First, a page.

No one goes on vacation to Japan and skips the chance to try sushi, or passes up pizza in Naples, or leaves Memphis without trying the city’s world-famous barbecue ribs. While not every place has such distinct regional food, many create their own “culinary sense of place” by focusing on local farm fresh ingredients.

In Maine, that means lobster and blueberries; in Alabama, pecans; in Oregon, pears; and across the country, locally grown baby lettuce, vine ripened heirloom tomatoes, and artisan cheeses have become much more popular. This is a growing trend you’ll see on vacation in many places, but few regions have realized the ideal as fully as Colorado, the nation’s early leader in the return to natural ranching, grass-fed beef, and the raising of specialty meats like elk and bison.

In general, Colorado’s great soil and more than 300 days of sunshine a year render it an excellent spot to grow all sorts of things. The state is famous for its many bustling farmers’ markets, from Boulder to Vail, and Colorado’s ski resorts are seizing the opportunity to offer standout local fare as an integrated part of the luxury ski vacation.

In Beaver Creek, widely known for its luxury and sophisticated dining, farm-to-fork dining has been a hot topic for years, in part because the resort is home to the annual Beaver Creek Winter Culinary Weekend. Held every January in the heart of ski season, the four-day festival brings leading chefs from across the country to the resort, where they’re wowed by local farmers’ markets and specialties.

Beaver Creek also has some of the most elite fine-dining restaurants in the ski industry, all of which emphasize local fare. At the Beaver Creek branch of Wolfgang Puck’s flagship Spago—the only ski-town sibling of the famed Beverly Hills original—the celebrity chef has updated one of the world’s most iconic dishes, Colorado-style. Prosciutto and melon is a classic appetizer served worldwide, but Puck pairs his cured ham with peaches instead. Why? Because Colorado rivals Georgia in peach-growing fame, and these are the renowned “Palisade peaches,” grown only in the singular town of Palisade on the state’s Western Slope.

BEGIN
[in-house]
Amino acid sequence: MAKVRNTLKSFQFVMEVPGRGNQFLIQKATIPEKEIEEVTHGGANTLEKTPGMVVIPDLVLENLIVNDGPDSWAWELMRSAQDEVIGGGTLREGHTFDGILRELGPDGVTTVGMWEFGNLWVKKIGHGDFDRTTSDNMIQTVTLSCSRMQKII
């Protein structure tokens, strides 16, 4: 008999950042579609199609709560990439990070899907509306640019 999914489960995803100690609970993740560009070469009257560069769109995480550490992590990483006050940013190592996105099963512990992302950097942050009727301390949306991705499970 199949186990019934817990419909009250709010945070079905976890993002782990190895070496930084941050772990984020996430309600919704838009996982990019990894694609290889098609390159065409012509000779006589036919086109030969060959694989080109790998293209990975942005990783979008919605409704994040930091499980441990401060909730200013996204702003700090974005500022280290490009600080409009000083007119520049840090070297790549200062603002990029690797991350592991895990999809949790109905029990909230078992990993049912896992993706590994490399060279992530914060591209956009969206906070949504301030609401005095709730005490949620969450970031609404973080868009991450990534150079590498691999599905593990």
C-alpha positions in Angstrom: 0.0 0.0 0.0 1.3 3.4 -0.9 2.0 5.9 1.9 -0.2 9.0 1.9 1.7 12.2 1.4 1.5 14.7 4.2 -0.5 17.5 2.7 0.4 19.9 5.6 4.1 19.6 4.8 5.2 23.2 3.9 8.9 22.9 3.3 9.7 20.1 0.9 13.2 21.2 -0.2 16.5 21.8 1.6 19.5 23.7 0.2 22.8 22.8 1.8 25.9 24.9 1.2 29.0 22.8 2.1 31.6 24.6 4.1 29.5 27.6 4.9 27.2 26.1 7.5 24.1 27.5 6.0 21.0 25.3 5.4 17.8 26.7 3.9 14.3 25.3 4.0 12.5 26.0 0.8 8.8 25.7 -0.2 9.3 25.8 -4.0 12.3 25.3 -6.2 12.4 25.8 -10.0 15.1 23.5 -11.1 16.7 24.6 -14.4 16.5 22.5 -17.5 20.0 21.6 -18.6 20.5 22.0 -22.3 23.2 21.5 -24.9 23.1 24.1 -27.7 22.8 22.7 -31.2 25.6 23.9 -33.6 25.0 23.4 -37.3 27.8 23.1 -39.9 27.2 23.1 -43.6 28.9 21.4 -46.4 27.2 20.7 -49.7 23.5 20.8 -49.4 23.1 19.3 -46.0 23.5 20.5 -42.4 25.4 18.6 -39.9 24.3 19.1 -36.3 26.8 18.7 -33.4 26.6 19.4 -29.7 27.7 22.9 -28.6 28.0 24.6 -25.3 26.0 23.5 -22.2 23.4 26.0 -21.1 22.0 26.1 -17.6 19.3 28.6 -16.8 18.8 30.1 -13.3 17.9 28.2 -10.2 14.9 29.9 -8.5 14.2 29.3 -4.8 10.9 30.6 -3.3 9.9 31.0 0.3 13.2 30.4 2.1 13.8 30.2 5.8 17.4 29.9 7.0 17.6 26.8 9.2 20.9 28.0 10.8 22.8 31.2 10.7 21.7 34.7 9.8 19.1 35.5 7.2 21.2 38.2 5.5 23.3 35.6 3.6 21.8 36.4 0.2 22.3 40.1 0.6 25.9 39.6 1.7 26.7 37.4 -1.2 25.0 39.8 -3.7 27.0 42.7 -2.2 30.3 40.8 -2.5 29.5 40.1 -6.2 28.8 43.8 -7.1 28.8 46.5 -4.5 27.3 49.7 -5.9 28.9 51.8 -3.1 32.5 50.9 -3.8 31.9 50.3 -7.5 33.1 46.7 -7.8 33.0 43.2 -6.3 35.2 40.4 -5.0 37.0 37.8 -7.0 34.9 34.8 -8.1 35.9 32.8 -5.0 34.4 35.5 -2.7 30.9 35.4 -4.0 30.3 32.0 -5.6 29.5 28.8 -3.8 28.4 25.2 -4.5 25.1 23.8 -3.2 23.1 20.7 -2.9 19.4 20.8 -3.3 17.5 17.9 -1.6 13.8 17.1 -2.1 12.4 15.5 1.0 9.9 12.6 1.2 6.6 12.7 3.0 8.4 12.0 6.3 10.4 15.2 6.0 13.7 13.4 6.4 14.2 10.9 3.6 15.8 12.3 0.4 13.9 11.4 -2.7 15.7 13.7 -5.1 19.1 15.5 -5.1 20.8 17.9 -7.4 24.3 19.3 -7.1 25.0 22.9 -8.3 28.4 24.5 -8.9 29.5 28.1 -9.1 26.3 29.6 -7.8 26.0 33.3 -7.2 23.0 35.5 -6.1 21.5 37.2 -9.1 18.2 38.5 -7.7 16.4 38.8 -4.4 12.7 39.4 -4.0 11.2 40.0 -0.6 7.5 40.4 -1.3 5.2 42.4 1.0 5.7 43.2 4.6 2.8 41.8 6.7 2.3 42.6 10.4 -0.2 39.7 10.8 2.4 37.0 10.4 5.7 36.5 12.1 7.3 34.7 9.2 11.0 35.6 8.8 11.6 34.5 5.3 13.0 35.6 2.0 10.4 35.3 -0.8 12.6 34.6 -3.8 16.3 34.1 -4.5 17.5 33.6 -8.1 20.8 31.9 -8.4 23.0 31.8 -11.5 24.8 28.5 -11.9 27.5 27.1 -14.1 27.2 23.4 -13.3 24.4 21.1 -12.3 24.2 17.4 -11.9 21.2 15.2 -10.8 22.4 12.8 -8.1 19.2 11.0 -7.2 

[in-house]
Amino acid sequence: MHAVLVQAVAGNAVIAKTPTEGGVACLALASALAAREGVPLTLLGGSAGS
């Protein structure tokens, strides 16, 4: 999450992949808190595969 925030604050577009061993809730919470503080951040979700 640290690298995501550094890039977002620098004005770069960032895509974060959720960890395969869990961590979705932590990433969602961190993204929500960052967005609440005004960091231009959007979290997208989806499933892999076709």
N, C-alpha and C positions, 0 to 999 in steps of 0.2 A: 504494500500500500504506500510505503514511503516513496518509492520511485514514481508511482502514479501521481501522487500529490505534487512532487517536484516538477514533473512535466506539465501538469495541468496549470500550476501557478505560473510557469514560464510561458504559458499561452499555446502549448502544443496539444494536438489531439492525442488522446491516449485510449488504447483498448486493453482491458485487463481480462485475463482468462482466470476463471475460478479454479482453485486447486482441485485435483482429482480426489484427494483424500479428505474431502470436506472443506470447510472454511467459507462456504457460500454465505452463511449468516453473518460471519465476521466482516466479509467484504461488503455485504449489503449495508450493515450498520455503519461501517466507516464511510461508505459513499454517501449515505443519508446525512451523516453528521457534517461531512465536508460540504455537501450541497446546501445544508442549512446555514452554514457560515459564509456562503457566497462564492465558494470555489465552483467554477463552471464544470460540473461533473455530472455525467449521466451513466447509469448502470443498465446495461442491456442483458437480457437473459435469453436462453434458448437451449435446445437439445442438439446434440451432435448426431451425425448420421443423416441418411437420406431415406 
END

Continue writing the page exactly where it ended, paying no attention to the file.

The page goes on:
Puck is hardly alone: Splendido at the Chateau uses a locally made ash-dusted goat cheese, and the ratatouille served with rack of Colorado lamb is made entirely with ingredients from the nearby Edwards Farmers’ Market. At SaddleRidge, it’s not only your cuisine that has local flair (think elk and buffalo chili, grilled Colorado lamb T-bone, and Rocky Mountain trout), but it’s also your ambience: You experience your meal while seated among the largest privately owned collection of Western art and artifacts in the nation. The Ritz-Carlton serves a countless number of its signature bison burgers at lunch each day, and throughout Beaver Creek, virtually every menu features elk (carpaccio, roasted loin, chili), bison, duck, rabbit, trout, and plenty of Colorado lamb (chops, rack, braised shanks).

Steak is everywhere, but most restaurants here forego the industrial version widely used in the rest of the country and source local, grass-fed, pasture-raised, antibiotic- and hormone-free beef. Even the burgers served at the resort’s on-mountain food courts and restaurants are made with natural beef. If your mental image of ski-slope dining is stale burgers wrapped in foil and greasy slabs of doughy pizza sitting under heat lamps, then you need to see what’s going on at Beaver Creek, where one slopeside food court serves elk sausage and another has an extensive all-organic salad bar. Even the beers served around town—from New Belgium Brewing Company’s Fat Tire out of Fort Collins, Colorado to Oscar Blues Brewery’s Dale’s Pale Ale out of Lyons, Colorado—are local craft brews. Myriad offerings are on tap, in bottles, or in cans throughout the resort, along with several options for high-end Colorado spirits, including rye, whisky and vodka.

In some places, it’s hard to get truly local food and eat with a sense of place; in Beaver Creek, it’s harder not to.

By: Larry Olmsted

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